Highlights of Cuenca, Ecuador
Introduction to Cuenca, Ecuador
Cuenca, or Santa Ana de los cuarto rios de Cuenca, its full name, is Ecuador’s third largest city with a population of close to 500,000. The city is capital of the province of Azauy and is located in the Andes Mountains at about 2500m above sea level. Cuenca is south of Quito, the capital, by approximately nine hours while Guayaquil lies four hours west of Cuenca. The city center has been declared a UNESCO World Heritage Trust because of the many historical landmarks.
The city is known for its two universities and popularity with foreign tourists who visit and often times return to live there. The larger of the two universities is the Universidad de Cuenca which is a public university and has an enrollment of over 12,000. The city’s name Cuenca refers to the confluence of rivers and there are many in the area.
Cuenca, Ecuador Gallery
Guide to Cuenca, Ecuador
Cuenca is the most charming of all the cities and towns in Ecuador. Located in the heart of the Andes Mountains the city has centuries-old cathedrals, beautiful cobblestone streets, museums and galleries, a myriad of tree lined plaza and best of all warm and friendly people. Capital of the Azuay province and the third largest city in Ecuador, the city is a UNESCO World Heritage Trust city because of all its rich preserved history. The city, even though it is Ecuador’s third largest, still feels like an old world town.
The climate in the region is excellent year round due to the altitude (8,200 ft above sea level), with days in the upper 70s and nights in the 50s. Of course like most of the region there is a rainy season and a dry season. The rainy season is from mid October to the beginning of May but do not worry, even though it is the rainy season, the days are normally sunny and the afternoons and evening rainy, but not continuous.
The city has become a haven for foreigners to visit and often times return to live. Recently it was named one of the top five destinations in the world for retirement living. Here you will find expats from all over the world because of the excellent year round weather, inexpensive cost of living, great healthcare, low cost housing and rich cultural environment.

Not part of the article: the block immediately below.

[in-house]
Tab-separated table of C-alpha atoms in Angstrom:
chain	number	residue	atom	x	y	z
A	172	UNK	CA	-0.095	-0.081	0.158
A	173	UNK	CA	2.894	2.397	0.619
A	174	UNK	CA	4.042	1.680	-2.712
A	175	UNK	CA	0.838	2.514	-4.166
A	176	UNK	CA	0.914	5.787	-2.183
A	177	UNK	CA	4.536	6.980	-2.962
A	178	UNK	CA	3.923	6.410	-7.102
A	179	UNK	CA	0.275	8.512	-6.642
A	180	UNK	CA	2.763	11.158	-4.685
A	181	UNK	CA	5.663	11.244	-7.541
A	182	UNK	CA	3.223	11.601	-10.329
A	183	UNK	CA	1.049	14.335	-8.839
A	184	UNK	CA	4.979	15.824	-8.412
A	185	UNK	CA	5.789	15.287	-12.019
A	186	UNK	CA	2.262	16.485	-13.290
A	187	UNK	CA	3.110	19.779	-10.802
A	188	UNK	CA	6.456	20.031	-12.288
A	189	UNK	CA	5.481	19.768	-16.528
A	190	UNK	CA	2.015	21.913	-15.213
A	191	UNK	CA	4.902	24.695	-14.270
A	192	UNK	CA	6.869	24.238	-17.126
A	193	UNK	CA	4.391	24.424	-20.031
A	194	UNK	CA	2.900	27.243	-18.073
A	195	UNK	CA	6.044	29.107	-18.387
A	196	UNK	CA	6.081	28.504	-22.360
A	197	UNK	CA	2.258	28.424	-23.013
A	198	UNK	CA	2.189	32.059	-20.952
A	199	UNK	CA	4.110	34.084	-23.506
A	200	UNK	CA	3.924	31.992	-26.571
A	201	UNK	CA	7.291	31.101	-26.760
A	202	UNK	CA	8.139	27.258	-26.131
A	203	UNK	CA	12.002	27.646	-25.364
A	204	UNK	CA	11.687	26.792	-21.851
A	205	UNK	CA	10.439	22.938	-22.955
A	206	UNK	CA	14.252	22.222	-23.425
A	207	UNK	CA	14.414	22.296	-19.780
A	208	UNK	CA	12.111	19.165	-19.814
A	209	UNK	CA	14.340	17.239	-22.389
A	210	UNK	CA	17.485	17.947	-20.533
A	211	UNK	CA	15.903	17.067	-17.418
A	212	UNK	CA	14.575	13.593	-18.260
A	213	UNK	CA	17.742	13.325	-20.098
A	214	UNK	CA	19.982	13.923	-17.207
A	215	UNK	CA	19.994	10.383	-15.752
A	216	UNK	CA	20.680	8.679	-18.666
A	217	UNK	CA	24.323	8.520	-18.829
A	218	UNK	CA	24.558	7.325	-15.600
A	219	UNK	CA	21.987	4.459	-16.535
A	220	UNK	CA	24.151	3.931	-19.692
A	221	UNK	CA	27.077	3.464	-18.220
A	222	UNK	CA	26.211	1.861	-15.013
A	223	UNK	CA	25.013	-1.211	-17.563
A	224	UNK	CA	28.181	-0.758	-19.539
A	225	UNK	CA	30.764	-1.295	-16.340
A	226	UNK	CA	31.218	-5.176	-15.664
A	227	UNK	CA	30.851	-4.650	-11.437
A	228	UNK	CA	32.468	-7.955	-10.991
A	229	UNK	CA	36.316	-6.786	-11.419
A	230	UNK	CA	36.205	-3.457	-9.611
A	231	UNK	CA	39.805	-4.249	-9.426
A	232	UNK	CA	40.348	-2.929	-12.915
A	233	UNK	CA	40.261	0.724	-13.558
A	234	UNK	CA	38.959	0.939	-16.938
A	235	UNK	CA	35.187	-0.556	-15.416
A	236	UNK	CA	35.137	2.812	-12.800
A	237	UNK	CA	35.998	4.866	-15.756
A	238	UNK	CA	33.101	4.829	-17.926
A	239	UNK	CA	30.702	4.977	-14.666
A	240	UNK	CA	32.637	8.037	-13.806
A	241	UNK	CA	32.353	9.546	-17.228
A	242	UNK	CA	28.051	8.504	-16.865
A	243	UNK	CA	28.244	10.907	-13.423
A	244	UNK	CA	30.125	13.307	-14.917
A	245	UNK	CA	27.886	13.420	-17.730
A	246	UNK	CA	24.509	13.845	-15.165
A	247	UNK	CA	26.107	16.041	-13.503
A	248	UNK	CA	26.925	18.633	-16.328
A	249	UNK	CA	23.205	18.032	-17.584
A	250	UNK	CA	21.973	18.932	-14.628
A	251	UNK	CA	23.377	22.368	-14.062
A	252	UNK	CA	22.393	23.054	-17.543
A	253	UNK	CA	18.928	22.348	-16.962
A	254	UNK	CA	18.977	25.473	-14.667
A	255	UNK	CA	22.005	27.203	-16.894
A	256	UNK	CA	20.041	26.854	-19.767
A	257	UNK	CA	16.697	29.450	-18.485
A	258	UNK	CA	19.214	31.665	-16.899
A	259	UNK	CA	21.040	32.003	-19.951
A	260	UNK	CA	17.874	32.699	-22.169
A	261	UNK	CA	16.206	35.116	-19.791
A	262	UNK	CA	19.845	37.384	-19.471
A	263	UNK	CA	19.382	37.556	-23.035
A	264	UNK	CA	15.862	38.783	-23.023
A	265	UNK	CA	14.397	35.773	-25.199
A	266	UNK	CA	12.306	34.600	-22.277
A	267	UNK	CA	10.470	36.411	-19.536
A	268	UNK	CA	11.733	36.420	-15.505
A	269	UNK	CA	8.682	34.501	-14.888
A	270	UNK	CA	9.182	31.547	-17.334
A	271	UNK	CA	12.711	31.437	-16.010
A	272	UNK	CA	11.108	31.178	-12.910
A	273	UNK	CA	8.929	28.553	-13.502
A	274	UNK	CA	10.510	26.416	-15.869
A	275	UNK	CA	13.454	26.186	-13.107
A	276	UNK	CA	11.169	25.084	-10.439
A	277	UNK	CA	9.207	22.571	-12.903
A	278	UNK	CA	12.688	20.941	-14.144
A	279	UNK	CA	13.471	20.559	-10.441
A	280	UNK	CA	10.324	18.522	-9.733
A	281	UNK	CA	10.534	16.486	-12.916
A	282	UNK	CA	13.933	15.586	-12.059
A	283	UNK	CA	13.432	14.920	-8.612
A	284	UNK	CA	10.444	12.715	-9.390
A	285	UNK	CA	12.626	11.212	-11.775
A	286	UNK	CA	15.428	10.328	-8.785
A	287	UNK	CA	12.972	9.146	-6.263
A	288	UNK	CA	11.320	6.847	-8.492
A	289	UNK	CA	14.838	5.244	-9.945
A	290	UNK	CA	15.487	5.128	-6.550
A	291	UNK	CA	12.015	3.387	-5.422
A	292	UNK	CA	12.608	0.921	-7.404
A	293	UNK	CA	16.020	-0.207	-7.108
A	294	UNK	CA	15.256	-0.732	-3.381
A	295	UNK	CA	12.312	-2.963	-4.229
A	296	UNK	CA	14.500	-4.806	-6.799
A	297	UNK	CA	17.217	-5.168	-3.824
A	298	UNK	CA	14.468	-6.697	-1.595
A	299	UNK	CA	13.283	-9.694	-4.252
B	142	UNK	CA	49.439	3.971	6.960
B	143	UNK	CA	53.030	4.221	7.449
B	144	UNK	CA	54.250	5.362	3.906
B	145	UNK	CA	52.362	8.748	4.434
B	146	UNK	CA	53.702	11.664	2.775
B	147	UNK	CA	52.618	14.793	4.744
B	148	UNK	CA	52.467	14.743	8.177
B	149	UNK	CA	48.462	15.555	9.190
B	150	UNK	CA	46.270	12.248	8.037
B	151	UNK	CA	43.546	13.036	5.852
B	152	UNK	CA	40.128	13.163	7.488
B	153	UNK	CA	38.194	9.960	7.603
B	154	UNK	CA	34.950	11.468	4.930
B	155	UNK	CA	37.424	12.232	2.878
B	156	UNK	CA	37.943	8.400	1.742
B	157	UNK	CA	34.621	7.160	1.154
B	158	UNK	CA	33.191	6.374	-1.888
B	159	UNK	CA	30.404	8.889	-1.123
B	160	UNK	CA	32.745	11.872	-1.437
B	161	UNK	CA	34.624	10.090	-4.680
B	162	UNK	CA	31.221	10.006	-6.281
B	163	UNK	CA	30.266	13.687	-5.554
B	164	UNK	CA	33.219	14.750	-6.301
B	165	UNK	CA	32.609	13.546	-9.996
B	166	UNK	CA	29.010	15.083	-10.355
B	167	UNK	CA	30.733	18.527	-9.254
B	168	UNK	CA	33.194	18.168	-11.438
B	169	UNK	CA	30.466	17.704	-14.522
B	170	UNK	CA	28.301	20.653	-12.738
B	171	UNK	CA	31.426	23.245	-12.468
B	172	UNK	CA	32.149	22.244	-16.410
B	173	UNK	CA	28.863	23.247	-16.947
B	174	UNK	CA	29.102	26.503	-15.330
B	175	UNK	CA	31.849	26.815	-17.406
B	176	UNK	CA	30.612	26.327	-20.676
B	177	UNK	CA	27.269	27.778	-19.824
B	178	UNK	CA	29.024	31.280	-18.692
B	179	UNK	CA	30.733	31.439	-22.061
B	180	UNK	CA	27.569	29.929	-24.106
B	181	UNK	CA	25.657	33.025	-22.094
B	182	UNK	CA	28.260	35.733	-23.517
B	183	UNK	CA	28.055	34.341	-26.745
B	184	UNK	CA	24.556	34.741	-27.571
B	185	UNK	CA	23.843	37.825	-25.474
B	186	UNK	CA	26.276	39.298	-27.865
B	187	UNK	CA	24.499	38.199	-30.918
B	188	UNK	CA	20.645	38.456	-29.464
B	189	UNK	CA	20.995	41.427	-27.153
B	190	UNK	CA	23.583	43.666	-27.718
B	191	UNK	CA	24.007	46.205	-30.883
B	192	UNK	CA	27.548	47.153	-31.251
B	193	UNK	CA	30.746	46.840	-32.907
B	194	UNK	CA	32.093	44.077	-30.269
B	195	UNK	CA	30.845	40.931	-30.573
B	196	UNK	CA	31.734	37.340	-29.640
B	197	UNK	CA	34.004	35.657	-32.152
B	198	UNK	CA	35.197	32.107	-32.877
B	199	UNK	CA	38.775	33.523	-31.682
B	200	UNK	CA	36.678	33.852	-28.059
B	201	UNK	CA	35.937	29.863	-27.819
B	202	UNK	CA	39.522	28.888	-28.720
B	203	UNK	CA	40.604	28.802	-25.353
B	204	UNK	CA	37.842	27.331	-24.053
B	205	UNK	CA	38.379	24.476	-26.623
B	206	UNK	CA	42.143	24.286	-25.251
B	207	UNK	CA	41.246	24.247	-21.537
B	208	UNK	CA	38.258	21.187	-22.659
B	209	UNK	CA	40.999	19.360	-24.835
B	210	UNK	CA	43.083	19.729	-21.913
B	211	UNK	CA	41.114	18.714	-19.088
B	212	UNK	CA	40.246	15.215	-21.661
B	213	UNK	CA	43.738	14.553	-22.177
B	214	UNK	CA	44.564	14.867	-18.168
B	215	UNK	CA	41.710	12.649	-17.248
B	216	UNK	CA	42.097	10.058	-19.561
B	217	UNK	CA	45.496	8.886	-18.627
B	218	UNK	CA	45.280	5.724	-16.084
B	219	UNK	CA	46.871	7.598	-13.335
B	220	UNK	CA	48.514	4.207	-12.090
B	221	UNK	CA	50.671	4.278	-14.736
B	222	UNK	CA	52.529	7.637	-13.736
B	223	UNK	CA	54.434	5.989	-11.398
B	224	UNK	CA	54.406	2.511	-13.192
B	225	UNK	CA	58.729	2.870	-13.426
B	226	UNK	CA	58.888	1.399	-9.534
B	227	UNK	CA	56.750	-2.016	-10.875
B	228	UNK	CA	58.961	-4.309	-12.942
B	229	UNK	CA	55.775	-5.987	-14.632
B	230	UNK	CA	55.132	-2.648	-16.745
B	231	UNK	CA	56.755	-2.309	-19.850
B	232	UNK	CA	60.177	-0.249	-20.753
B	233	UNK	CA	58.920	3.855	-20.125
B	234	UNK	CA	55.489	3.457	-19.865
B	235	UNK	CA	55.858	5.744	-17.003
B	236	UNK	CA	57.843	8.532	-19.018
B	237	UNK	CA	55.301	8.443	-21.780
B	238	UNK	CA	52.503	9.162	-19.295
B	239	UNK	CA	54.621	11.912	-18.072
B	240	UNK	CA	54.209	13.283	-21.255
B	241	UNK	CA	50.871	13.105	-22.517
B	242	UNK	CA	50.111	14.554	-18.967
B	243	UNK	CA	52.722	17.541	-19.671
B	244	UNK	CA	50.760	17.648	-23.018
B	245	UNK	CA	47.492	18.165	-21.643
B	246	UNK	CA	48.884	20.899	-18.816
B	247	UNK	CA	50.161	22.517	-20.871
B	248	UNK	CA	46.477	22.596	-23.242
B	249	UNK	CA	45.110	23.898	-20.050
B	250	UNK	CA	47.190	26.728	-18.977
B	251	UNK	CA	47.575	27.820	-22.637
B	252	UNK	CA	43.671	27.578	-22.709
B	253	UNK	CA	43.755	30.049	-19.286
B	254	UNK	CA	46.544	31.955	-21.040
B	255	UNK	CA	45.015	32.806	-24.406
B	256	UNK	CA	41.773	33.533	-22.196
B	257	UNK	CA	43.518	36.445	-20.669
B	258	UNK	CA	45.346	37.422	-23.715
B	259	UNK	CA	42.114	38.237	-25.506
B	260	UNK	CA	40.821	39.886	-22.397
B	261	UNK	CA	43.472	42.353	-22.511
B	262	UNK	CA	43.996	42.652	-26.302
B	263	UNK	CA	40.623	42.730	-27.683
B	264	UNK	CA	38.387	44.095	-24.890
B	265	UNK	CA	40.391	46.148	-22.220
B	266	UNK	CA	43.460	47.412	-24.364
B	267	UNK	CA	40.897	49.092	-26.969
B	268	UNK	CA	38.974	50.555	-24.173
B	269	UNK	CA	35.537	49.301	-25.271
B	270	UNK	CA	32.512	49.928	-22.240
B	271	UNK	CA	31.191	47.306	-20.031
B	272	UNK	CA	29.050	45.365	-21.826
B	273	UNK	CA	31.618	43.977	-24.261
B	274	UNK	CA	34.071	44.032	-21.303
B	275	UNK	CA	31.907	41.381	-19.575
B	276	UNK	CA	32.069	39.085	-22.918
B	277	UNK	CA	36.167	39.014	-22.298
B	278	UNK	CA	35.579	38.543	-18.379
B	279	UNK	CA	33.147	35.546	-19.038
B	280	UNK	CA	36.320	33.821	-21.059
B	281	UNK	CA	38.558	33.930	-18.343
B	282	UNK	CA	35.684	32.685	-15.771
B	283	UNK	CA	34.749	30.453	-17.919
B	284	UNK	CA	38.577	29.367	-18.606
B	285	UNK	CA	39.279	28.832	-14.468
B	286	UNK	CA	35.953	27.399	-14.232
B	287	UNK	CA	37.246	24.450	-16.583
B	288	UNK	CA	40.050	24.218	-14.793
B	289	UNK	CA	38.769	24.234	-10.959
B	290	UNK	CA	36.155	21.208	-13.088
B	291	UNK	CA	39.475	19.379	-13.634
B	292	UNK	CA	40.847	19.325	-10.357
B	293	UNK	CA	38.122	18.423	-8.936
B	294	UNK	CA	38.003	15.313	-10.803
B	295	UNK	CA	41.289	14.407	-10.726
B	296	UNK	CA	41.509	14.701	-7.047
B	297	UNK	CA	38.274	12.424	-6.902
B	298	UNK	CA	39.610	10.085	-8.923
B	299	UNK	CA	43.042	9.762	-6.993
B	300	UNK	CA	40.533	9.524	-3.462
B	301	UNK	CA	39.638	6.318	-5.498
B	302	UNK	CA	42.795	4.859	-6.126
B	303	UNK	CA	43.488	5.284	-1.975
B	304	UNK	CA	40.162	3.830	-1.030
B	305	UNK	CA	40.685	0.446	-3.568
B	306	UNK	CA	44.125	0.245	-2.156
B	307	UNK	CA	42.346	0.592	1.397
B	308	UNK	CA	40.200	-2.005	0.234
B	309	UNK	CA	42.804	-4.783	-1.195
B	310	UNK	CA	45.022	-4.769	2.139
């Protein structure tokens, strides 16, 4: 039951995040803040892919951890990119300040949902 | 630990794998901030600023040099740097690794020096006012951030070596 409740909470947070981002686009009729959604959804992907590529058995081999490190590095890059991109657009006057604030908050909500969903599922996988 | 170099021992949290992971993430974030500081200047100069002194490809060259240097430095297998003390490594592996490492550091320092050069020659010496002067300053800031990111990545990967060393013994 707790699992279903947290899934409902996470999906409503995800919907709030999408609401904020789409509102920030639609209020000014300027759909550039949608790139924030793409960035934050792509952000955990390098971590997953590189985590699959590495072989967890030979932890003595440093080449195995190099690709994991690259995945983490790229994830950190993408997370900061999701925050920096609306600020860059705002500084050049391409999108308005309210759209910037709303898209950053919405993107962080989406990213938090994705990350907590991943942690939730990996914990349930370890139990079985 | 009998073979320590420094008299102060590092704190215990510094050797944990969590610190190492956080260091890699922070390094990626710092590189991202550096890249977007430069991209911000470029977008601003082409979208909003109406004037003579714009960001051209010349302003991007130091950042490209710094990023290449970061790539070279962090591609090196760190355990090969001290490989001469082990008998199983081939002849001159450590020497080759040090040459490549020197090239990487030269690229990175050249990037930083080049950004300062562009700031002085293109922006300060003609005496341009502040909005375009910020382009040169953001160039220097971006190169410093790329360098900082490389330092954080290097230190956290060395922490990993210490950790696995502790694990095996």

One beautiful area not to miss is Parque Calederon the city’s largest plaza. Street vendors merrily hum away as they push their wares, musicians play to their own beat and photographers ask anyone and everyone if they want their pictures taken. Standing majestically over the plaza is the Inmaculada Concepcion Cathedral. The new construction on the cathedral started in 1885 to replace El Sagrario that was located on the other side of the plaza and dated back to the mid 1500’s.
Most visitors like the historic area that encompasses the UNESCO World Heritage Site. The area is between Tomebamba River and Gran Colombia Street on the north side, to the west General Torres and Hermano Miguel on the ease. The grid layout, compactness and easily identifiable monuments attract many.
Cuenca like all of Latin American cities and towns, celebrates a number of festivals like the Mass of Children on the Day of Kings January 6th, the city’s Independence Day in November that has cultural acts, processions and dances.
Video of Cuenca, Ecuador
[youtube id="JmMda1MWzdI" width="730"]
History of Cuenca, Ecuador
Studies through archeological discoveries say the first to inhabit the area go back to 8000 BC. They were hunters and are evidenced by the tools like spears and arrows that have been found in the area. Later the indigenous population took advantage of the stable climate, abundant water and fertile soil to develop agriculture.
Cuenca was originally settled by Canari and called Guapondeleg and founded about 500 AD. Roughly translated Guapondeleg means land the size of heaven. About 50 years prior to the Spanish arriving, the Incas conquered the area and occupied Guapondeleg. Even though the Inca changed the architecture they did not stop the Canari from continuing their successful astronomical and agricultural achievements.
But when the Spanish came along the city was in ruins after having been abandoned by both the Canari and Incas. Some say it was the mythical city of gold and the Spanish thought it may have been destroyed by its inhabitants when they heard about the Spanish conquests.
Cuenca was founded by the Spanish April 12, 1557 by Gil Ramirez Davalos. The town was named after the home town of Andres Hurtado de Mendoza the then Viceroy of Peru. The settlement came decades after others such as Quito, Guayaquil and Loja. Cuenca was declared independent on November 3, 1820.
Getting to Cuenca, Ecuador
The bus station in Cuenca is named Terminal Terrestre and is very clean and organized. It is on Avendia Espana in the northeastern part of the city. The station is about a 20 minute walk from the historic center. There are daily arrivals and departures to major cities like Quito and Guayaquil. The ride to Guayaquil is 240 km and takes about 4 hours, while Quito the capital is 500 km and that ride is close to 10 hours riding south on the Pan American Road.
The airport is Aeropuerto Mariscal Lamar and is east of the bus station. It is only five minutes from the bus station and a brief taxi ride from most hotels in the area. Four major airlines fly to Cuenca; TAME, AeroGal, AirCuenca and LAN Ecuador.
Cuenca, Ecuador News
Cuenca, Ecuador Tours
Cuenca, Ecuador Weather